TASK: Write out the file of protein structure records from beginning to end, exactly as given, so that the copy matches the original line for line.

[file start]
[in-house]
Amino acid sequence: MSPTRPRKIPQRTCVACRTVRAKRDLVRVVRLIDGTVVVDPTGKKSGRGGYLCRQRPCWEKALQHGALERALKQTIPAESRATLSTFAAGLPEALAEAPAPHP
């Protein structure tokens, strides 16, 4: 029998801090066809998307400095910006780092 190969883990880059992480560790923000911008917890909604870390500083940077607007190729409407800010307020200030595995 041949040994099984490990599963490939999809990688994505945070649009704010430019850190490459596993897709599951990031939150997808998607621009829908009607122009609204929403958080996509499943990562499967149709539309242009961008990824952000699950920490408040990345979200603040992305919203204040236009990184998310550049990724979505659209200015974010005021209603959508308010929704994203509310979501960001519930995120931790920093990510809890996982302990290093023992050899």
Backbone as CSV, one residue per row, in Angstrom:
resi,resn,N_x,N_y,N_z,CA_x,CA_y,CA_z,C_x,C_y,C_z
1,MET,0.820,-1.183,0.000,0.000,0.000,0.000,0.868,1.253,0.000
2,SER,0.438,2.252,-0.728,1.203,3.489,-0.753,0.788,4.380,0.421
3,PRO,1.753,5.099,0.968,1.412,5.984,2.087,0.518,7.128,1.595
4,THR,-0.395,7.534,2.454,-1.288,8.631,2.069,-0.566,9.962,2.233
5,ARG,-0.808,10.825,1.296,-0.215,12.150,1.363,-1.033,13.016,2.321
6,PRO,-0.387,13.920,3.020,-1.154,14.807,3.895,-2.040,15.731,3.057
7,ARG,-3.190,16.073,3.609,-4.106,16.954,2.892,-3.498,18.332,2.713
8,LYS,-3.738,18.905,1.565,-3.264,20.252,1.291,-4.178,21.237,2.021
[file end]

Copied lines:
[in-house]
Amino acid sequence: MSPTRPRKIPQRTCVACRTVRAKRDLVRVVRLIDGTVVVDPTGKKSGRGGYLCRQRPCWEKALQHGALERALKQTIPAESRATLSTFAAGLPEALAEAPAPHP
């Protein structure tokens, strides 16, 4: 029998801090066809998307400095910006780092 190969883990880059992480560790923000911008917890909604870390500083940077607007190729409407800010307020200030595995 041949040994099984490990599963490939999809990688994505945070649009704010430019850190490459596993897709599951990031939150997808998607621009829908009607122009609204929403958080996509499943990562499967149709539309242009961008990824952000699950920490408040990345979200603040992305919203204040236009990184998310550049990724979505659209200015974010005021209603959508308010929704994203509310979501960001519930995120931790920093990510809890996982302990290093023992050899």
Backbone as CSV, one residue per row, in Angstrom:
resi,resn,N_x,N_y,N_z,CA_x,CA_y,CA_z,C_x,C_y,C_z
1,MET,0.820,-1.183,0.000,0.000,0.000,0.000,0.868,1.253,0.000
2,SER,0.438,2.252,-0.728,1.203,3.489,-0.753,0.788,4.380,0.421
3,PRO,1.753,5.099,0.968,1.412,5.984,2.087,0.518,7.128,1.595
4,THR,-0.395,7.534,2.454,-1.288,8.631,2.069,-0.566,9.962,2.233
5,ARG,-0.808,10.825,1.296,-0.215,12.150,1.363,-1.033,13.016,2.321
6,PRO,-0.387,13.920,3.020,-1.154,14.807,3.895,-2.040,15.731,3.057
7,ARG,-3.190,16.073,3.609,-4.106,16.954,2.892,-3.498,18.332,2.713
8,LYS,-3.738,18.905,1.565,-3.264,20.252,1.291,-4.178,21.237,2.021